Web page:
Literally. Smith woke up on his announcement day with an excruciating “corneal abrasion”—his eyeball had been scraped by a contact lens. He spent last week wearing a patch on his left eye.
Smith has since admitted to an “atrocious” driving record, as he described it to WW, including a 2004 conviction for driving while suspended. “Luckily,” Smith says, “the mayor has a driver.” Then The Oregonian reported that Smith, 38, hadn’t voted regularly until 2002 when he started the Bus Project, a nonprofit devoted to getting young people to vote.
His opponents, former City Commissioner Charlie Hales and businesswoman Eileen Brady, spent the summer raising money—$154,000 for Hales; $189,000 for Brady. A poll, Smith says, would reveal “most people wouldn’t know who I am.”
He’s also untested in a big race. He’s famously scattered and frenetic, and some supporters say Smith’s two House terms haven’t prepared him for running City Hall.
Yet Smith’s entry into the mayor’s race has already changed the election in a big way.
Hales and Brady got into the race to offer alternatives to Mayor Sam Adams. But with Adams out, Hales and Brady have lost their foil. Hales presents himself as the safe and responsible choice—old-school, bricks-and-rail tracks. Brady’s narrative: An eco-conscious working-mom success story. Neither has generated much enthusiasm.
Smith fills a void. He’s the “Keep Portland Weird” candidate unafraid to swear in public or indulge in self-deprecating humor. And he’s a hungry underdog.
After graduating from Harvard Law, Smith put in short stints at powerful firms in New York and Portland before founding the Bus Project in 2001. Four years ago, he bought a house in outer Southeast Portland when the district’s state rep, Jeff Merkley, was launching a successful campaign for U.S. Senate. Smith took Merkley’s seat unopposed.
At 38, Smith is the youngest candidate—Hales is 55 and Brady is 50—a difference he hopes to leverage by rallying the young-and-plugged-in demographic targeted by the Bus Project. His campaign already has 1,504 Facebook followers—more than Brady and Hales combined.
“A lot of people in my generation have taken for granted that this city is great and will always be great,” Smith says. “If it’s great for another 30 years, it’ll be because our generation, and the younger generation, makes it so.”
He also gives hesitant labor unions someplace to send their money. Hales had a testy relationship with the firefighters’ union while in office. Brady has played up her co-founder’s ties to New Seasons Market, a non-union store.
Smith has had labor backing before. One of his closest political friends is Joe Baessler, a Bus Project board member who’s now the political director of Oregon AFSCME, representing 1,000 city workers. Baessler didn’t return WW’s calls but has shown his devotion to Smith before.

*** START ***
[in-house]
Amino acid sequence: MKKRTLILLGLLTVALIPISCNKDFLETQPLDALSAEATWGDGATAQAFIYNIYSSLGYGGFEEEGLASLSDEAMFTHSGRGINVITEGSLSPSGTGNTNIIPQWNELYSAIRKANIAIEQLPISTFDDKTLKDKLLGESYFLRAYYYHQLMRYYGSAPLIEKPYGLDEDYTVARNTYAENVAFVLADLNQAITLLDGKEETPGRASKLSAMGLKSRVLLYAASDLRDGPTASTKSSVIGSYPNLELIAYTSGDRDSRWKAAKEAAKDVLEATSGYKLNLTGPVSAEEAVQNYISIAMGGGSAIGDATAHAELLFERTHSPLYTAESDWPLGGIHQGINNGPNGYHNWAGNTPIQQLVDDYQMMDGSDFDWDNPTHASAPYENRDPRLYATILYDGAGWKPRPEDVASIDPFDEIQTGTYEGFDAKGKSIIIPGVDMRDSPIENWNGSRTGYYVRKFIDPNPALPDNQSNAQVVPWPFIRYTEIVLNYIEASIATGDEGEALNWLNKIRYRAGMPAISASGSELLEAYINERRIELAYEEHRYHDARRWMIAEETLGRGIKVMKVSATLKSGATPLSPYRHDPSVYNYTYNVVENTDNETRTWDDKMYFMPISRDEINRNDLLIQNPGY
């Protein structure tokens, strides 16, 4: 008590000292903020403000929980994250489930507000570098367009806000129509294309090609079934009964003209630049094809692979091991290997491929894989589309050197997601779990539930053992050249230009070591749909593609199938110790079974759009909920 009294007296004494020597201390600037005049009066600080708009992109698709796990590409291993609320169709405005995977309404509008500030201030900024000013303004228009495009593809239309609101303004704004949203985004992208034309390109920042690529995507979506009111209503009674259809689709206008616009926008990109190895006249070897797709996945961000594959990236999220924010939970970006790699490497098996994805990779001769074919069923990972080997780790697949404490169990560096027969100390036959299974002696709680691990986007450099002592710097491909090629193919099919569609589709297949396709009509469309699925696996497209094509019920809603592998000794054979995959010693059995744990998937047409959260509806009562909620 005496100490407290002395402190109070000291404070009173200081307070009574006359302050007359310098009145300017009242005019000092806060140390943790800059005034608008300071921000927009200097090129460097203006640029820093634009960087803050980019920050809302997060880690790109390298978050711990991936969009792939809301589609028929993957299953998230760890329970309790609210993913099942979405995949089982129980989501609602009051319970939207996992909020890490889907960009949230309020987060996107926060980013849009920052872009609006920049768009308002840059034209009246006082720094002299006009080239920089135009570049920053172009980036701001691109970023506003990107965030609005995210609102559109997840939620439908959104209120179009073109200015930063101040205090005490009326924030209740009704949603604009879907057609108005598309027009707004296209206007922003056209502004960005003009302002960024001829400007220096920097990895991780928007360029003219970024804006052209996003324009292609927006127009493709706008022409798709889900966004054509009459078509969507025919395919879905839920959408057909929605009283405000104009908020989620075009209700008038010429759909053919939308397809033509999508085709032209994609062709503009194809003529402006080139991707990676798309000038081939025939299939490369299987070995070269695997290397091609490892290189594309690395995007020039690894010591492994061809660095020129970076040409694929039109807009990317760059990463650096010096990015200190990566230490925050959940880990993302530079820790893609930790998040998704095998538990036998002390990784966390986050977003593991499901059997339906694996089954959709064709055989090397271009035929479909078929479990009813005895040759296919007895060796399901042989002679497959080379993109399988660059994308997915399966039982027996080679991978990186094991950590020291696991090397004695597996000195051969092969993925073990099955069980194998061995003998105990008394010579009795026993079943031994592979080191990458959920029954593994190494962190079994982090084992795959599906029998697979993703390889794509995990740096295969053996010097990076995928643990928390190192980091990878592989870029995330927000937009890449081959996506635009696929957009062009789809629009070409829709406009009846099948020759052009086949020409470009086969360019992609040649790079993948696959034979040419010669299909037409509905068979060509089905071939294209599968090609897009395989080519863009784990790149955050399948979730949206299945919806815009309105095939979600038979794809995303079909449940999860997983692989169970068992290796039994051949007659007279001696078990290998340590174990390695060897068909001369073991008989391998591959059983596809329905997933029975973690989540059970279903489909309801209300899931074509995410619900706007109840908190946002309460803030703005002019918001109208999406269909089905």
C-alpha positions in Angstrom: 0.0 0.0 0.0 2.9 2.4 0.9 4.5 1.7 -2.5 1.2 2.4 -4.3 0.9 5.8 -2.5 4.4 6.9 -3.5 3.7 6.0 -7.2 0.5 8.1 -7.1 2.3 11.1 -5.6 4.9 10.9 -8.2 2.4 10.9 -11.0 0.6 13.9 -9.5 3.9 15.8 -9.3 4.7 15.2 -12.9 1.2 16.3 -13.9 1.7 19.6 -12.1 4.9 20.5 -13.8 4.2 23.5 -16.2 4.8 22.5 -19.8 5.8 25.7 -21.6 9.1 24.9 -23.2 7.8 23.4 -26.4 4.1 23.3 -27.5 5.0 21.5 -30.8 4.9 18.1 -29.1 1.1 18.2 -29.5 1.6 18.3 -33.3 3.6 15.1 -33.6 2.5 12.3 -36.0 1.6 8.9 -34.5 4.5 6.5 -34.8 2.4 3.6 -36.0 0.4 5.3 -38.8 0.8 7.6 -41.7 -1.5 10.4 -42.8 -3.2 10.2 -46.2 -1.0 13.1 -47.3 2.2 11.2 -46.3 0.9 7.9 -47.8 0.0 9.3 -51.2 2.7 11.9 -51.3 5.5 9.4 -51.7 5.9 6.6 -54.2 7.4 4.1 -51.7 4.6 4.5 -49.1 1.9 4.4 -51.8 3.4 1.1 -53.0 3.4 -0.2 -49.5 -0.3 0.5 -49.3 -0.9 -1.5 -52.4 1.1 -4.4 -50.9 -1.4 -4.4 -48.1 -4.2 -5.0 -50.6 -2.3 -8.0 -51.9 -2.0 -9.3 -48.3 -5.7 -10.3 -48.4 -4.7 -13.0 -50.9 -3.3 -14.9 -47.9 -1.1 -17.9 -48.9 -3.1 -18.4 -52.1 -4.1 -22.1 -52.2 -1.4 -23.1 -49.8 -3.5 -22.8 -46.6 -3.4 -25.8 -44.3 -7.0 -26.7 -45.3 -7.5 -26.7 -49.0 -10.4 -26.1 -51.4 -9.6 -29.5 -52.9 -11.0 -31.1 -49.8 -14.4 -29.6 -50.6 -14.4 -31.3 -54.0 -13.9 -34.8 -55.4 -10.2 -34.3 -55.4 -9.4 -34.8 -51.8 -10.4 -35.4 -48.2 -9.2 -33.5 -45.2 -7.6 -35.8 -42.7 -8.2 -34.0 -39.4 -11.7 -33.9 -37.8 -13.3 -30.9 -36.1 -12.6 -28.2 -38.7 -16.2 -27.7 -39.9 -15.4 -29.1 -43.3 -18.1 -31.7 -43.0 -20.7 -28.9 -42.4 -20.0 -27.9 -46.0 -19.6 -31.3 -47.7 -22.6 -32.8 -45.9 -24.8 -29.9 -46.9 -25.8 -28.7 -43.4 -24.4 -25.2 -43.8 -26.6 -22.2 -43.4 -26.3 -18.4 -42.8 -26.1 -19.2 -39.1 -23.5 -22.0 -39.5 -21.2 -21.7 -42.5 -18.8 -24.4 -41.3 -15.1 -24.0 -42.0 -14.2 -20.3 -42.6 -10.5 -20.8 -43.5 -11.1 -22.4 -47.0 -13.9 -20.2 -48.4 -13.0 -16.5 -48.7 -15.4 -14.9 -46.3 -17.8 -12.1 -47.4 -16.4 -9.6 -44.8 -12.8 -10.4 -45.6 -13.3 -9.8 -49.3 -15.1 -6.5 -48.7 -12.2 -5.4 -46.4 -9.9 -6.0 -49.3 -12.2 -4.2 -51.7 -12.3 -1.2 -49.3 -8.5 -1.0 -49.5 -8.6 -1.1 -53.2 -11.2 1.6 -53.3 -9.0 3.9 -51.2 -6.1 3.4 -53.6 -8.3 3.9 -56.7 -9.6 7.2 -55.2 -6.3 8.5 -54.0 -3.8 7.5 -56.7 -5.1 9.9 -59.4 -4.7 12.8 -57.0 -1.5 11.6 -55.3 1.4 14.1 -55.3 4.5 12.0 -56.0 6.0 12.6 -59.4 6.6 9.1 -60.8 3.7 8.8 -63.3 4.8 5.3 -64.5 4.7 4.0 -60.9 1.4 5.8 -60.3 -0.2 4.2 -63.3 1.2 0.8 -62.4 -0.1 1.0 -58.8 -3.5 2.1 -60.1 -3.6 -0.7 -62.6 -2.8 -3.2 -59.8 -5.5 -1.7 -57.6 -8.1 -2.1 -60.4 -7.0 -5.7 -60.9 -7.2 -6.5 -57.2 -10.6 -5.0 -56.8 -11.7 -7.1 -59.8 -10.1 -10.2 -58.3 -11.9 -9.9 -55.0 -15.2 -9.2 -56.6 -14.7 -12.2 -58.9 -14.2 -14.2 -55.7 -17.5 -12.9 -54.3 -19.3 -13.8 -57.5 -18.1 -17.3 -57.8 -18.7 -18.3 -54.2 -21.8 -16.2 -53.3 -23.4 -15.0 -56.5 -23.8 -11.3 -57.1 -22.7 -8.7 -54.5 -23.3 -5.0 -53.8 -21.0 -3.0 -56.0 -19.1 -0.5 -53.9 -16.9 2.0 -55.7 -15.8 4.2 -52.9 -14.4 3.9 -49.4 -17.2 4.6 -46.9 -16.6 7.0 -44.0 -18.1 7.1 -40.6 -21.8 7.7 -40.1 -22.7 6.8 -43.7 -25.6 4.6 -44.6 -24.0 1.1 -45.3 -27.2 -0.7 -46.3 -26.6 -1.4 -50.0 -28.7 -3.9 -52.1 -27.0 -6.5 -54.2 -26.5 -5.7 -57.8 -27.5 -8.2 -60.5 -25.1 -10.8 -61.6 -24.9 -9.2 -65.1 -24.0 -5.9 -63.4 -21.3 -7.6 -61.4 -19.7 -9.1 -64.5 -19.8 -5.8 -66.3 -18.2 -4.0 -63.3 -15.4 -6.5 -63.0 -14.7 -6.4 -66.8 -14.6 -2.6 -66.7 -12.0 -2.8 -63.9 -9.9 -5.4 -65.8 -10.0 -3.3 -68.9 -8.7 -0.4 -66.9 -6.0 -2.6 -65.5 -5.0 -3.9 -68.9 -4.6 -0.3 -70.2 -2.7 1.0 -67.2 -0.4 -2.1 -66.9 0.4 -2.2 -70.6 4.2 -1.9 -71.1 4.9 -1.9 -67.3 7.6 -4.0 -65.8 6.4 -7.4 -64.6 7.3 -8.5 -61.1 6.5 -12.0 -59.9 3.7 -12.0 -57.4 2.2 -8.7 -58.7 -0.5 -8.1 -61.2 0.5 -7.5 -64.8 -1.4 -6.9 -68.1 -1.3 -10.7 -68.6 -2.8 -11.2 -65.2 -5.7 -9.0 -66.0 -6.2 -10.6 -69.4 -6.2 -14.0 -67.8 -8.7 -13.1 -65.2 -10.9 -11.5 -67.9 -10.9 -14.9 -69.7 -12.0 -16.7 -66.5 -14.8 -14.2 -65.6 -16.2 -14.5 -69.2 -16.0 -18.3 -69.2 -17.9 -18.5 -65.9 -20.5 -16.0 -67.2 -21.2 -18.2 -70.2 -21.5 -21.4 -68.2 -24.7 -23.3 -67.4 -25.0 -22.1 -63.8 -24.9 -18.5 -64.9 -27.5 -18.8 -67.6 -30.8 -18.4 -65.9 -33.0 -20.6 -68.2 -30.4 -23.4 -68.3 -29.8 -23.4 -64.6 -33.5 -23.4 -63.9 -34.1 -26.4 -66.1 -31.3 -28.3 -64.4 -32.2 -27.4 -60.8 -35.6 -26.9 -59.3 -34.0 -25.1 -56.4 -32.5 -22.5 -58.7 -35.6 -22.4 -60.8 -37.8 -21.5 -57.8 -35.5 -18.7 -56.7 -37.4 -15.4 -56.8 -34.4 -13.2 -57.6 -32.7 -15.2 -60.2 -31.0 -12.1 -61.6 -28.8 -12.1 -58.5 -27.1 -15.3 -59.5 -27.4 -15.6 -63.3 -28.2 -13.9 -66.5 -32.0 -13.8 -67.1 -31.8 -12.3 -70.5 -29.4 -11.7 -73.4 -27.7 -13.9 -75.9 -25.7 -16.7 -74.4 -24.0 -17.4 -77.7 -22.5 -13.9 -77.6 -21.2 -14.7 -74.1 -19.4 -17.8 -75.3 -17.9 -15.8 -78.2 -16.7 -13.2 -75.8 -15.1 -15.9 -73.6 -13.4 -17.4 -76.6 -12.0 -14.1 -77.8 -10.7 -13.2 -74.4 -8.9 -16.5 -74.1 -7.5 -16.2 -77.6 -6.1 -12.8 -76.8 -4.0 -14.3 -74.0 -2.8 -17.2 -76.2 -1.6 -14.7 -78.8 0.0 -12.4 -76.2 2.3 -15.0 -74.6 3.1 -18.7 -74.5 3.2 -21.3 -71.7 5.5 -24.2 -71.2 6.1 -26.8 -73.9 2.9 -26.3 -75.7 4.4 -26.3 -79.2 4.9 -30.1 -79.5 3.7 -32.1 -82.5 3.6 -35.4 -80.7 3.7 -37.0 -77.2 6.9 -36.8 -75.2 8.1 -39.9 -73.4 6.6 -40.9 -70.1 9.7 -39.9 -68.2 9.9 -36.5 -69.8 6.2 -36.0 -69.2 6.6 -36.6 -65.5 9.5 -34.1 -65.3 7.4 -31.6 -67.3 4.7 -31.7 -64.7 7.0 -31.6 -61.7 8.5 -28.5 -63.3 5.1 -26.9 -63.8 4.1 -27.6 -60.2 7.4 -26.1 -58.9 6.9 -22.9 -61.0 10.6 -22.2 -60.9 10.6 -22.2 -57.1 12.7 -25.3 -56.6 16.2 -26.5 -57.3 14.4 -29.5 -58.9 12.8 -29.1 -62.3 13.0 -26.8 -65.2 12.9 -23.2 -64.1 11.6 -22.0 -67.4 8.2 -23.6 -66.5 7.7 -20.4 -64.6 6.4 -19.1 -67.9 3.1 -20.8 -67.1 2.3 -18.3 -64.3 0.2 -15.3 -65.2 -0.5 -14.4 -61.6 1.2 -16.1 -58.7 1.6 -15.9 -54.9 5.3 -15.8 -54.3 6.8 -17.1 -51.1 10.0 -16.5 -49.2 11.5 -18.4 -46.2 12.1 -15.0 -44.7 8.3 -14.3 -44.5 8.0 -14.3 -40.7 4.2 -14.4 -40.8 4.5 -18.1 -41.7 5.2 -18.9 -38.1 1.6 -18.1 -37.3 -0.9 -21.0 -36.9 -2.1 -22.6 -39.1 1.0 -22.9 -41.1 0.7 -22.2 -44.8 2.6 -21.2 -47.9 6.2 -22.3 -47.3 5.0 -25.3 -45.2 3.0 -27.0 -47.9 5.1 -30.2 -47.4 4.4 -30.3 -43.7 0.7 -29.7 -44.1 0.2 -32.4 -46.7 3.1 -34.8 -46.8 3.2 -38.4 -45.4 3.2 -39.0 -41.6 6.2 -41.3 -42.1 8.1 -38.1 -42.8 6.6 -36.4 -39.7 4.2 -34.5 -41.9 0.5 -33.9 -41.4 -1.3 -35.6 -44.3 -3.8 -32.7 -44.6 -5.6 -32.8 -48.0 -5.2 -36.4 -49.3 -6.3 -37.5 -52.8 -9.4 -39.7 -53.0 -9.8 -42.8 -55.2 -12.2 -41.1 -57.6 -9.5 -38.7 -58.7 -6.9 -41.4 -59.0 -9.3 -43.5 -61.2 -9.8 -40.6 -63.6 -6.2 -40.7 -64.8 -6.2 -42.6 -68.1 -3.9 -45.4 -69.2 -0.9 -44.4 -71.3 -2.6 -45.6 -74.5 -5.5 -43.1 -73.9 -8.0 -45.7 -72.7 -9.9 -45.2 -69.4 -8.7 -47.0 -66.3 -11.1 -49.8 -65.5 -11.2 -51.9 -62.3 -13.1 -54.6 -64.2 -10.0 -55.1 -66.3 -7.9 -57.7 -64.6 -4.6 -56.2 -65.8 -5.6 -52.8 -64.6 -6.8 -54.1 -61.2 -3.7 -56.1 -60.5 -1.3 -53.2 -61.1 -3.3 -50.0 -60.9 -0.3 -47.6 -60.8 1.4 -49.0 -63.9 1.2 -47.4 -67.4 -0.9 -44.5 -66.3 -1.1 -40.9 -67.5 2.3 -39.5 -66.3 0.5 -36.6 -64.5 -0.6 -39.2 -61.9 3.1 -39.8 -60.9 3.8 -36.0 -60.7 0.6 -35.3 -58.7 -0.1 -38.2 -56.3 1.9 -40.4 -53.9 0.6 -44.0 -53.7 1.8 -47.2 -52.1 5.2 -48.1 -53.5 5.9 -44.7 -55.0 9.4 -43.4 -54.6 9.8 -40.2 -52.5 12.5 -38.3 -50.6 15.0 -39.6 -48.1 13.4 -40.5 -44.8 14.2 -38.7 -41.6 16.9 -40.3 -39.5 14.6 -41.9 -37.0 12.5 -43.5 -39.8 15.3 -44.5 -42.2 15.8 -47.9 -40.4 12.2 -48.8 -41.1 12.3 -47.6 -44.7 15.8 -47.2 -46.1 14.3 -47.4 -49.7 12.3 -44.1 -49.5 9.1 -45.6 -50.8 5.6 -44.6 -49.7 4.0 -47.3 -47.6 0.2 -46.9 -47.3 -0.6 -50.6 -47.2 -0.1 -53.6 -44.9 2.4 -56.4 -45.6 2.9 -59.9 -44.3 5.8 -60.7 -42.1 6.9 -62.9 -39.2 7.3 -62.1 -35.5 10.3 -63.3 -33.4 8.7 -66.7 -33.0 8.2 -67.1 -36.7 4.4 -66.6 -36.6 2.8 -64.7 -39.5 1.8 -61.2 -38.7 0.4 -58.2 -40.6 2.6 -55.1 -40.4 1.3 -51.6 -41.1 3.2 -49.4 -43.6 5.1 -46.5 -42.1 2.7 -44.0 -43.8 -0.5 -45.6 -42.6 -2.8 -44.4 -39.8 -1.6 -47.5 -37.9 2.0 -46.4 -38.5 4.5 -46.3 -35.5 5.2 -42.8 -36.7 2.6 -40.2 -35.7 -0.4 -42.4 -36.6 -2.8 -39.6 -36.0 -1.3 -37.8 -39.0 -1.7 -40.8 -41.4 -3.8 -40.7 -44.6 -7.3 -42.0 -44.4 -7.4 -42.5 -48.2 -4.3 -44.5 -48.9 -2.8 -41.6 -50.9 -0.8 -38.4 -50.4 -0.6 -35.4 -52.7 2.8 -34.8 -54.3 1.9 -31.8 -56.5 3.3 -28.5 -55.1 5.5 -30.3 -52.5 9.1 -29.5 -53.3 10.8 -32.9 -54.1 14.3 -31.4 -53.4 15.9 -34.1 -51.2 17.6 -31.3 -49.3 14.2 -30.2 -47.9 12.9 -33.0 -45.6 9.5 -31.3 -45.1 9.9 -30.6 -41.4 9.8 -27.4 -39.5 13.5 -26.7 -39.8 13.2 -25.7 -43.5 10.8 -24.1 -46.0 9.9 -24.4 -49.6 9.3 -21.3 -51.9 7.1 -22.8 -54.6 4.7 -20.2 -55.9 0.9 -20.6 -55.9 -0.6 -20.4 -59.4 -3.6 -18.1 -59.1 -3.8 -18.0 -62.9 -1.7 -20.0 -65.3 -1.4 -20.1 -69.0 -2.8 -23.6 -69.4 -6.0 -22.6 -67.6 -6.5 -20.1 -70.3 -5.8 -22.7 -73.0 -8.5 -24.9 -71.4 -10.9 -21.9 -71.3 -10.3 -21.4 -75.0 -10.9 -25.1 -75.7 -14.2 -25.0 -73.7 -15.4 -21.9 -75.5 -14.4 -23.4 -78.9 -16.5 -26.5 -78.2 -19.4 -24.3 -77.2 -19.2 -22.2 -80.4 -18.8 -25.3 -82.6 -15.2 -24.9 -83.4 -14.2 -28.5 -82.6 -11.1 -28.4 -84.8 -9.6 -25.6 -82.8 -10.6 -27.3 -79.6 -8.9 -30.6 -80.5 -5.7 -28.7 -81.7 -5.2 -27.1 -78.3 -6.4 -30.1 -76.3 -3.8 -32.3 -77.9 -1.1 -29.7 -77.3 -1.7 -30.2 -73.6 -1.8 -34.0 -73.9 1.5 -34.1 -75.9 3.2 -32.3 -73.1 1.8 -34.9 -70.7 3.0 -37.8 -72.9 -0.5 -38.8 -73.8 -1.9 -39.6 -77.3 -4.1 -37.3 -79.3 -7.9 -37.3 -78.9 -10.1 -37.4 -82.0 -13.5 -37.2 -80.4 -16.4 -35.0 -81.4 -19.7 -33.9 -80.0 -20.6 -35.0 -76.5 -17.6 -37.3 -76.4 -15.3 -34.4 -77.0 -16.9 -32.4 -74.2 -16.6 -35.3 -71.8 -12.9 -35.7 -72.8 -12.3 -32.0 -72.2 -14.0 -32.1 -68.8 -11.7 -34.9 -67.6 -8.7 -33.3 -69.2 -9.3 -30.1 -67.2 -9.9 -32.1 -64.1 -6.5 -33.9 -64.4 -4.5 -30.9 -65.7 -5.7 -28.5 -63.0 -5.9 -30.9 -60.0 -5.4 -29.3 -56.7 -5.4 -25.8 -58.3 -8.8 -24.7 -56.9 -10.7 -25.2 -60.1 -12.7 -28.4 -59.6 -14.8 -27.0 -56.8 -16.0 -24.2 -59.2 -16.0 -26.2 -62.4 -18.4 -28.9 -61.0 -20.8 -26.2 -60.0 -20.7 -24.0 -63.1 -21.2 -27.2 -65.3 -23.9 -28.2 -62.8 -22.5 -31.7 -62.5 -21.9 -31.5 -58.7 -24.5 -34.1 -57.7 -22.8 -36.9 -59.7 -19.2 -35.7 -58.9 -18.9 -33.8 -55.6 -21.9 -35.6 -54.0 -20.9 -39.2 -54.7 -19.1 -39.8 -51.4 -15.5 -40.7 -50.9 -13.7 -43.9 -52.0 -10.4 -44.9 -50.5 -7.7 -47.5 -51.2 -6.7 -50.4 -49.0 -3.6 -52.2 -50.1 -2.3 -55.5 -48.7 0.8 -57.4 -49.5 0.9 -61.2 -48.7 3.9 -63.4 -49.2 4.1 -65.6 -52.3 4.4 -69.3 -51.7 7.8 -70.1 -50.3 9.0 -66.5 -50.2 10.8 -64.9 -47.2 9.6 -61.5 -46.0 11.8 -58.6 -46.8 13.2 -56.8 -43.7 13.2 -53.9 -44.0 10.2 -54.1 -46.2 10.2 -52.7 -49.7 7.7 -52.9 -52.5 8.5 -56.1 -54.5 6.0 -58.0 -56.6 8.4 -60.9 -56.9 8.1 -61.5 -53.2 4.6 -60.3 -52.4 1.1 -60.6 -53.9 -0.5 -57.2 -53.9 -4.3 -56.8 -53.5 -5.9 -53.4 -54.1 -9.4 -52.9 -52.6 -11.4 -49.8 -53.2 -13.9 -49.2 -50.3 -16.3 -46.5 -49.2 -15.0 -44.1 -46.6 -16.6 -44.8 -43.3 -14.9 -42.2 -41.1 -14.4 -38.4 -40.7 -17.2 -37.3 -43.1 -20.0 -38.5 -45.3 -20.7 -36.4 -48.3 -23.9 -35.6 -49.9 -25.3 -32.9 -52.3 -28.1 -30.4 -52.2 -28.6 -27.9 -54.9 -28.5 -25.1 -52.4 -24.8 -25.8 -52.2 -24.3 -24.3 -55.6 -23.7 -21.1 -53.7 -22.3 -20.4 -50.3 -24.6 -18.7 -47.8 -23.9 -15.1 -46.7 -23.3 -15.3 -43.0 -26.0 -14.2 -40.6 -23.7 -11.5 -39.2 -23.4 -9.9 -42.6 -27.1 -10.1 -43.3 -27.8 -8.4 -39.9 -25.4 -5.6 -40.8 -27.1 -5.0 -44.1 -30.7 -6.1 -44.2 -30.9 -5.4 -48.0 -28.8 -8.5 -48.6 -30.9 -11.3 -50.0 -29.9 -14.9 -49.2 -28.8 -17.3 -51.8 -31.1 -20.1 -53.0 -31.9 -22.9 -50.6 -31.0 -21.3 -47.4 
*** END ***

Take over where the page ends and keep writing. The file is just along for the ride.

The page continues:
“Screw off,” Baessler wrote in 2005 to a Bus Project critic on BlueOregon. “[Y]ou should be on your knees thanking god that Jefferson quit his six figure job in New York to come back here and help start [the Bus Project].”
No union has endorsed a candidate yet, but their leaders took notice of Smith’s entry. “No one was running before Smith stepped in that had any kind of real relationship with labor,” says Richard “Buz” Beetle, business manager of Laborers Local 483, which represents 850 city working, including Portland Parks Bureau employees. [Hales] has a lot of integrity. But he has no real understanding of labor unions. The same with the other candidate.”
He also has a stronger grasp of new media. Search for an entry on Hales or Brady on Wikipedia and you won’t find one. Instead you’ll get a flattering entry for “Jefferson Smith (Oregon politician).”
Smith, who was about $3,000 in the hole before his announcement, has already raised $31,000, according to this campaign. And he says criticisms of his lack of managerial experience are “bullshit.”
“I’ve directly managed smaller budgets, and bigger budgets,” Smith says. “I placed talent directly for 10 years. I managed the formation of a half-dozen organizations. I pick good people. I would put my leadership capability up against, how shall we say, other options.”
We’ll have more than a year to find out. His presence likely means one candidate won’t win a majority in the May 2012 primary, forcing a runoff the following November. Given his start, Smith has little room to go anywhere but up.
FACT: Smith’s father, R.P. (Joe) Smith, is a former state legislator and Umatilla County district attorney. His stepmother, Meredith Wood Smith, chairs the Democratic Party of Oregon.